7 Mistakes to Avoid When Rebuilding Your Engine
Did you just start your engine rebuild and your head already hurts? Or maybe you want to play it safe and learn as much as possible before you take on such an endeavor?
Engine building leaves very little room for error due to the precision work that is required. Most of the times there are no second chances, asking for forgiveness or hoping the mistake will go unnoticed. Making mistakes often leads to extra work or catastrophic failure where everything just ends up being a pile of scrap.
It could start with overheating due to a blown head gasket, or just the prolonged culmination of heat and friction. Whatever the case, doing an engine rebuild takes time, patience, a budget and a good, clean workspace.
Thankfully, information is out there and it can save you time, money and headaches. We have compiled the 7 mistakes that are made most often and will make your engine rebuilding life easier.
1. Not taking proper measurements...
As with any complex project, the core of the work lies in small details especially on an engine rebuild. Taking exact measurements is crucial for ensuring that at the end of the day, everything will come together and work seamlessly.
When it comes to measurements, everything must be measured with care and precision. This includes cylinders, crankshaft, bearing clearances, ring end gaps, etc. The proper way to do this is to first clean and check all components for cracks, defects and abnormal or excessive wear.
After these initial checks it's time to move forward and bring out various gauges and micrometers combined with patience. Patience as more than one measurement is necessary to double check the results. Why? Measurements need to be taken from more than one point or angle as presence of abnormal wear would significantly impact the results.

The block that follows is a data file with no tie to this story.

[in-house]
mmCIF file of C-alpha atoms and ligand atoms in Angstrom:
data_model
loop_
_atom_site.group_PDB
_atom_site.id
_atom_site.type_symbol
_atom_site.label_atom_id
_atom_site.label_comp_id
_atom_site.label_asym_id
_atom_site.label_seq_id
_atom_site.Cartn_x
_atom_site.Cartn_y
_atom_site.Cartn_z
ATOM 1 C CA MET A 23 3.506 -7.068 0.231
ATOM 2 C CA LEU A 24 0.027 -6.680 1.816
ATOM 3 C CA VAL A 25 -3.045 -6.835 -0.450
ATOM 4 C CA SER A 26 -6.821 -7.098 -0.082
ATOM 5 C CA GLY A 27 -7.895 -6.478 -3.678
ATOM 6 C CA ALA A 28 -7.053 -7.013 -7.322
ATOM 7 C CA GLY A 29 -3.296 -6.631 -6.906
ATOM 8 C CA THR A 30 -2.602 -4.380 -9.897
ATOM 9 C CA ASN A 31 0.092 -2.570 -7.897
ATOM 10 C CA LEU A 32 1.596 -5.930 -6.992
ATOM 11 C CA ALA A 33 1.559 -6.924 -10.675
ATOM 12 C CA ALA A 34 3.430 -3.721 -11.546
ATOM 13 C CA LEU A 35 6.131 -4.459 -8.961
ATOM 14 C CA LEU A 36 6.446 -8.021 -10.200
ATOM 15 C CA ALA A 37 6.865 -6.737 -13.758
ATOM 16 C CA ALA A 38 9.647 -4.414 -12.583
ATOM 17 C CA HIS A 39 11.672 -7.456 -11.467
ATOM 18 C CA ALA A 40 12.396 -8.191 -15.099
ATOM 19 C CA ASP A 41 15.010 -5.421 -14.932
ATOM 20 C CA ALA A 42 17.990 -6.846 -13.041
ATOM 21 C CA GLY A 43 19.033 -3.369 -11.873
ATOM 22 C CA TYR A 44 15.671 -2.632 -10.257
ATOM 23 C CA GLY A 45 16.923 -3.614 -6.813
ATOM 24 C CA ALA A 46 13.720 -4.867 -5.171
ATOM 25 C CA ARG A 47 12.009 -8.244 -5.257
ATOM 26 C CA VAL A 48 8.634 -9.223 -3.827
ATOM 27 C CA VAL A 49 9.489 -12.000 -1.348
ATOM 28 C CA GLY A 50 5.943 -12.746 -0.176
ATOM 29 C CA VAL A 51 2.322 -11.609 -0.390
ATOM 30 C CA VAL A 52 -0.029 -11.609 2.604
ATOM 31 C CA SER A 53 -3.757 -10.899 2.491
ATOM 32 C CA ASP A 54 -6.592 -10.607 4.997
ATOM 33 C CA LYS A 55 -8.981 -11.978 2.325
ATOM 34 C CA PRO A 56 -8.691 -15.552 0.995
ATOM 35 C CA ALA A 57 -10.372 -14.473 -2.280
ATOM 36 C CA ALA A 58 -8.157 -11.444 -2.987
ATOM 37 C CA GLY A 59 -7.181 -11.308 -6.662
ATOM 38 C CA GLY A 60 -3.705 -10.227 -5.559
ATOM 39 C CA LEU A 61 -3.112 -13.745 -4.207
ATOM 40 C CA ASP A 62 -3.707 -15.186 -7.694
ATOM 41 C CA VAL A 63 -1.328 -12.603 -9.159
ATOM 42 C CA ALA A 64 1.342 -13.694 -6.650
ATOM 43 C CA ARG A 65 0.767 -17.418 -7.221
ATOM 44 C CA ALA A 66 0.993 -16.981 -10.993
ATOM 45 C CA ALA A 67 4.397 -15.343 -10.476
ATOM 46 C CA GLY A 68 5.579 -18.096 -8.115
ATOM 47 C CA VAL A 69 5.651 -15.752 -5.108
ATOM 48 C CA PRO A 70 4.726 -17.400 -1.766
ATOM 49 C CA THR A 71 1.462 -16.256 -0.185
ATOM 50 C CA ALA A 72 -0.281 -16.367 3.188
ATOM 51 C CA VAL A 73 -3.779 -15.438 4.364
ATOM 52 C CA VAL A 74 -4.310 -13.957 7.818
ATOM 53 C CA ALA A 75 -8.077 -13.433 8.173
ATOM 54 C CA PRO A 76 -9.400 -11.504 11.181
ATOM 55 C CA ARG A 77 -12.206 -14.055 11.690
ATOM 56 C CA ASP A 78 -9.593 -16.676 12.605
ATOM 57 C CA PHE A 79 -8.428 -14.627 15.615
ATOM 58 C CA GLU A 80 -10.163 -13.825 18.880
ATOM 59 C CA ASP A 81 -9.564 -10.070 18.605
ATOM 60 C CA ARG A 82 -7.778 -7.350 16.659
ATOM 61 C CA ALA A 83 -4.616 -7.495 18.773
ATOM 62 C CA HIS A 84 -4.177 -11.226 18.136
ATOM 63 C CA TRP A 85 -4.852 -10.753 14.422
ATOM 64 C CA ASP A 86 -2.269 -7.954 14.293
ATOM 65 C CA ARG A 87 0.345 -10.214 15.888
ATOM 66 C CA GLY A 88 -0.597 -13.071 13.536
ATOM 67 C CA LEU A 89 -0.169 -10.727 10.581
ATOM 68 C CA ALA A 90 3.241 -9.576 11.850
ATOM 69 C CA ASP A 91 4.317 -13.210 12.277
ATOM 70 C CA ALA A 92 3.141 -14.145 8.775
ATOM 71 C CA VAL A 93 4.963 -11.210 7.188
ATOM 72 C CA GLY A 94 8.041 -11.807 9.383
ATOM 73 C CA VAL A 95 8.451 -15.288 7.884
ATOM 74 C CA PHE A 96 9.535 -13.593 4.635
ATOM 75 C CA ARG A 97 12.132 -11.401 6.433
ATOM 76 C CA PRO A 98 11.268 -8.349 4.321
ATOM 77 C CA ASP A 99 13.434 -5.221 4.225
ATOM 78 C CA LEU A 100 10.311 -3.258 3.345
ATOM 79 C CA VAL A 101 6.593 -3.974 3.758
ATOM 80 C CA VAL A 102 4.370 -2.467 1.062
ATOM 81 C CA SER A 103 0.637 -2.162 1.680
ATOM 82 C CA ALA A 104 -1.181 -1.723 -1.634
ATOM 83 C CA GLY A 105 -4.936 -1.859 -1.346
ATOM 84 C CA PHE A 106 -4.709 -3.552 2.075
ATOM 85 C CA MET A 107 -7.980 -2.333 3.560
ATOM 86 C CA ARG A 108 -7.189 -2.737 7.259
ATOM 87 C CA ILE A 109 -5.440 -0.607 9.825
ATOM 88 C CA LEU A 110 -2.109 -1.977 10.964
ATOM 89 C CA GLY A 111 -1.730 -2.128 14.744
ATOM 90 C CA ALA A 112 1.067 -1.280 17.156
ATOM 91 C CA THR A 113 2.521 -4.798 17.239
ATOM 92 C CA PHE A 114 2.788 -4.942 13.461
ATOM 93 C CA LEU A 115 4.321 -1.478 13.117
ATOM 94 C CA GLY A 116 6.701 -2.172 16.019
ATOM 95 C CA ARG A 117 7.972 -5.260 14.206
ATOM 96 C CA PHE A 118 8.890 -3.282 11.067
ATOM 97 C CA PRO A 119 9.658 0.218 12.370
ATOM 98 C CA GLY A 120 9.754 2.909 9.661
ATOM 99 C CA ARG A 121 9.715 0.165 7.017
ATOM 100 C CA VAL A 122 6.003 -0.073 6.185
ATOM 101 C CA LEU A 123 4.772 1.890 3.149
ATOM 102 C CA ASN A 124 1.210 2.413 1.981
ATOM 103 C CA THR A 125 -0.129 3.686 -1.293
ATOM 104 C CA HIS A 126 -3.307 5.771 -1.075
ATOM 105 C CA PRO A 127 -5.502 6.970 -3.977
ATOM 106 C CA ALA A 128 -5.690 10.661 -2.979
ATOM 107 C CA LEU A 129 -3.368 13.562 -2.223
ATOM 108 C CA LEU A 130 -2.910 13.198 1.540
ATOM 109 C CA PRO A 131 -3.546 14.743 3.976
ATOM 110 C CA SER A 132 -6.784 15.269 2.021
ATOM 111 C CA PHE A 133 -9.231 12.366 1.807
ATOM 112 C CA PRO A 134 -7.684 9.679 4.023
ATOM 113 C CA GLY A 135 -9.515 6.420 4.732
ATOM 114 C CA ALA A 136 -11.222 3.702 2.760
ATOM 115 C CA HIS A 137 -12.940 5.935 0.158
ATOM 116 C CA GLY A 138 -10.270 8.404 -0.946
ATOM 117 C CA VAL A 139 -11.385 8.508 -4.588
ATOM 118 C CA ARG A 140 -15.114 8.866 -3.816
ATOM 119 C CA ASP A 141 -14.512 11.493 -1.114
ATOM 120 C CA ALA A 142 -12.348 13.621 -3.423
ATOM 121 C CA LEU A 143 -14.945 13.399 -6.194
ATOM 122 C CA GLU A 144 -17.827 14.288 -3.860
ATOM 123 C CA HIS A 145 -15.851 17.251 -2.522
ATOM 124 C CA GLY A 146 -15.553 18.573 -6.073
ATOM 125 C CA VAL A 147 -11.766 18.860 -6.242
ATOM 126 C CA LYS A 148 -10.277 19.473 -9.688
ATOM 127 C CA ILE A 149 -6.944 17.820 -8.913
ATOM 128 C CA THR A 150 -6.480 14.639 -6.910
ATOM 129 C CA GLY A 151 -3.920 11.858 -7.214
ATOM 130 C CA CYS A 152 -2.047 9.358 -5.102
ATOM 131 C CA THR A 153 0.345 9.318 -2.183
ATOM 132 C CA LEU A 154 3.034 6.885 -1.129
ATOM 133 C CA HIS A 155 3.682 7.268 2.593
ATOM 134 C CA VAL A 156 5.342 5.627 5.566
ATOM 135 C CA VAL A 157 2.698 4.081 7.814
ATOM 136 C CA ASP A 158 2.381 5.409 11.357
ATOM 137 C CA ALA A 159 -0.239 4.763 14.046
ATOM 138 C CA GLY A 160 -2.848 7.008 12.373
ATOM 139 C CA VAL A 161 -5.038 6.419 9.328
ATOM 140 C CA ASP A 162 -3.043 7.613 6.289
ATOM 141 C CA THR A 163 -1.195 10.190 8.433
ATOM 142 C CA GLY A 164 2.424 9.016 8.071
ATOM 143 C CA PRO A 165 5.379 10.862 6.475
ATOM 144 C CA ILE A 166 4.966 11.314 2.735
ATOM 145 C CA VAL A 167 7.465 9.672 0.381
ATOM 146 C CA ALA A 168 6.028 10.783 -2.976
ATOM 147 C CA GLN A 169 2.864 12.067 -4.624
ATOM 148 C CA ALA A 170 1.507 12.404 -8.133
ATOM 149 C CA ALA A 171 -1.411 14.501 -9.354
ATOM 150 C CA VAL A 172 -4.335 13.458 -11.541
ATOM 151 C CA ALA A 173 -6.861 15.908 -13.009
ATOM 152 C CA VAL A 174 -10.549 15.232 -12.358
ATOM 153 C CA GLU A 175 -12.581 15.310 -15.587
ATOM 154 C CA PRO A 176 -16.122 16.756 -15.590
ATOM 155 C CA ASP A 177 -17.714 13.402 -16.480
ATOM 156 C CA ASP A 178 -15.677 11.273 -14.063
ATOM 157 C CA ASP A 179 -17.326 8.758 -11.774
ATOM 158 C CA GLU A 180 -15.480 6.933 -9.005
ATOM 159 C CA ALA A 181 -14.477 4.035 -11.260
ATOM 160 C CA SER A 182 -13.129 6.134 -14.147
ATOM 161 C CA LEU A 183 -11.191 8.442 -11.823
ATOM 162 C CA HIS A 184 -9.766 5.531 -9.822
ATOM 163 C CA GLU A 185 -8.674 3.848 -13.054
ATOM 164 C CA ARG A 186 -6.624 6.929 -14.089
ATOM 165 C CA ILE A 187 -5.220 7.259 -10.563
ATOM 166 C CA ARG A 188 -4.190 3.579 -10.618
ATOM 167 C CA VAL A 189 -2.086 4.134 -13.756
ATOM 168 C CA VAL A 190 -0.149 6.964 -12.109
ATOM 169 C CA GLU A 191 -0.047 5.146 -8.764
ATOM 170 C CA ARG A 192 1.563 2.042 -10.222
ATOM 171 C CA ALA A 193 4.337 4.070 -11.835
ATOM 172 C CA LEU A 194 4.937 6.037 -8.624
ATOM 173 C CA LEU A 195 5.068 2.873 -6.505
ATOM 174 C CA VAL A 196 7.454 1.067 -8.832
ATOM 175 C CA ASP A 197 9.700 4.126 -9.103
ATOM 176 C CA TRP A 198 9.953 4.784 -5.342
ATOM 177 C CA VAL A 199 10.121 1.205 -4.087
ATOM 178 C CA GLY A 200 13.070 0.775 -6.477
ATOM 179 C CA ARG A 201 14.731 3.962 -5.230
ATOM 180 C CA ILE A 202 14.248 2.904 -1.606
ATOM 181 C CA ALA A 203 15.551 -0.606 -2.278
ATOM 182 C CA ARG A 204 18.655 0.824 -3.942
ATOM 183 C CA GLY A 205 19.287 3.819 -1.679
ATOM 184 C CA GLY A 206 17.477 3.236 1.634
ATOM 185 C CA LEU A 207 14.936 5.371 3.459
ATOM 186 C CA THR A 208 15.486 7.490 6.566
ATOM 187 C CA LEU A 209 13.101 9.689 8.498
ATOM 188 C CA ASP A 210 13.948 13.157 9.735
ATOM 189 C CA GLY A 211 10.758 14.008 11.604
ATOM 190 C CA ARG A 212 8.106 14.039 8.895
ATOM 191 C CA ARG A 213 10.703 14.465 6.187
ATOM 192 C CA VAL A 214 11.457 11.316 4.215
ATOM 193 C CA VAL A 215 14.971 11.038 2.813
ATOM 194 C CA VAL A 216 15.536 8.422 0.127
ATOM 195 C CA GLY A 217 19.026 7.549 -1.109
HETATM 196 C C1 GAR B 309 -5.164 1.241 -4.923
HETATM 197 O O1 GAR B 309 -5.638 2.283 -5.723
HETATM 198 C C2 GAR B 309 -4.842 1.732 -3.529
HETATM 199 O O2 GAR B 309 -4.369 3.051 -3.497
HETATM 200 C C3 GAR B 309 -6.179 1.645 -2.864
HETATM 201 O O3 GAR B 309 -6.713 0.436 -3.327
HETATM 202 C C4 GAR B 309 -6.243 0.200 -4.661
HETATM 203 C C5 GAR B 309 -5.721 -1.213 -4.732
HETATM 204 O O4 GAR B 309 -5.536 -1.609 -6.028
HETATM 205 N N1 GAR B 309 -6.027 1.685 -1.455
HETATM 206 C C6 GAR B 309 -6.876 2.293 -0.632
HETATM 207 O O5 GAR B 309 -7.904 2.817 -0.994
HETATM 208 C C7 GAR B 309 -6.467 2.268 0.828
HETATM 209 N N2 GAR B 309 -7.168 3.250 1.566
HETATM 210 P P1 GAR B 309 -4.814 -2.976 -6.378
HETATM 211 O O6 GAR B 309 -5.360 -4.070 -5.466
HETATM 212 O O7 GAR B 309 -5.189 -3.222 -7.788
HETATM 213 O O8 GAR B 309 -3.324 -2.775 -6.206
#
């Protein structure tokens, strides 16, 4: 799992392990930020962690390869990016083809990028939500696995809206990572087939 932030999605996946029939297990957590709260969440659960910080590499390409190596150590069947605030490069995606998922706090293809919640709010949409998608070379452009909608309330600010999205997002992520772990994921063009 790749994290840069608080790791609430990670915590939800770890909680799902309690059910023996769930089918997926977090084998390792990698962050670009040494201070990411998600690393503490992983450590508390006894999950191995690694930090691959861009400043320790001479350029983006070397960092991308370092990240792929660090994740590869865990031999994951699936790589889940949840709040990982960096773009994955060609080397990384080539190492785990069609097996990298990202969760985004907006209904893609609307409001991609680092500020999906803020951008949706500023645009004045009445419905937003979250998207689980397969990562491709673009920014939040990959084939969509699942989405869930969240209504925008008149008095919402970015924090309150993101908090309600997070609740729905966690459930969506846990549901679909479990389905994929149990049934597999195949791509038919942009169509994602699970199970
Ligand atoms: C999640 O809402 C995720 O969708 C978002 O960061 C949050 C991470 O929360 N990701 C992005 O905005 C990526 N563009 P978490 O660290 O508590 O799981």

The outcome? You might find details about engine issues you did not know beforehand and also it will end up saving you money on your project. For example... cylinders, where a simple measurement will tell you if you need to rebore or deglaze (with a nice crosshatch pattern) and just fit new rings. The difference between the two being that the latter one is the cheapest.
Let us cover a few examples of proper measurements.
Cylinder measurement. Check:
- scratches on cylinder walls
- if the cylinder is out-of-round
- taper (smaller cylinder wall diameter at bottom vs top)
Check the manual to see what are the interval limits for taper and out-of-roundness. Typically, V8 engines allow up to .012 in. taper and .005 in out-of-roundness.
Possible issues due to:
Scratches - loss of compression
Out-of-roundness -impossible for rings to seal properly. Heavy oil consumption
Taper - will experience "ring float" that reduces compression and damages cylinder walls and rings plus the piston.
Piston measurement. Check:
- Ring Grooves
- Fitted pins
- Top of piston
You can rent or buy the tools needed for these measurements.
Possible issues due to:
Ring grooves - Wear and compression problems
Fitted pins -poor oil lubrication and wear
Top of piston scratches, erosion or burning- poor performance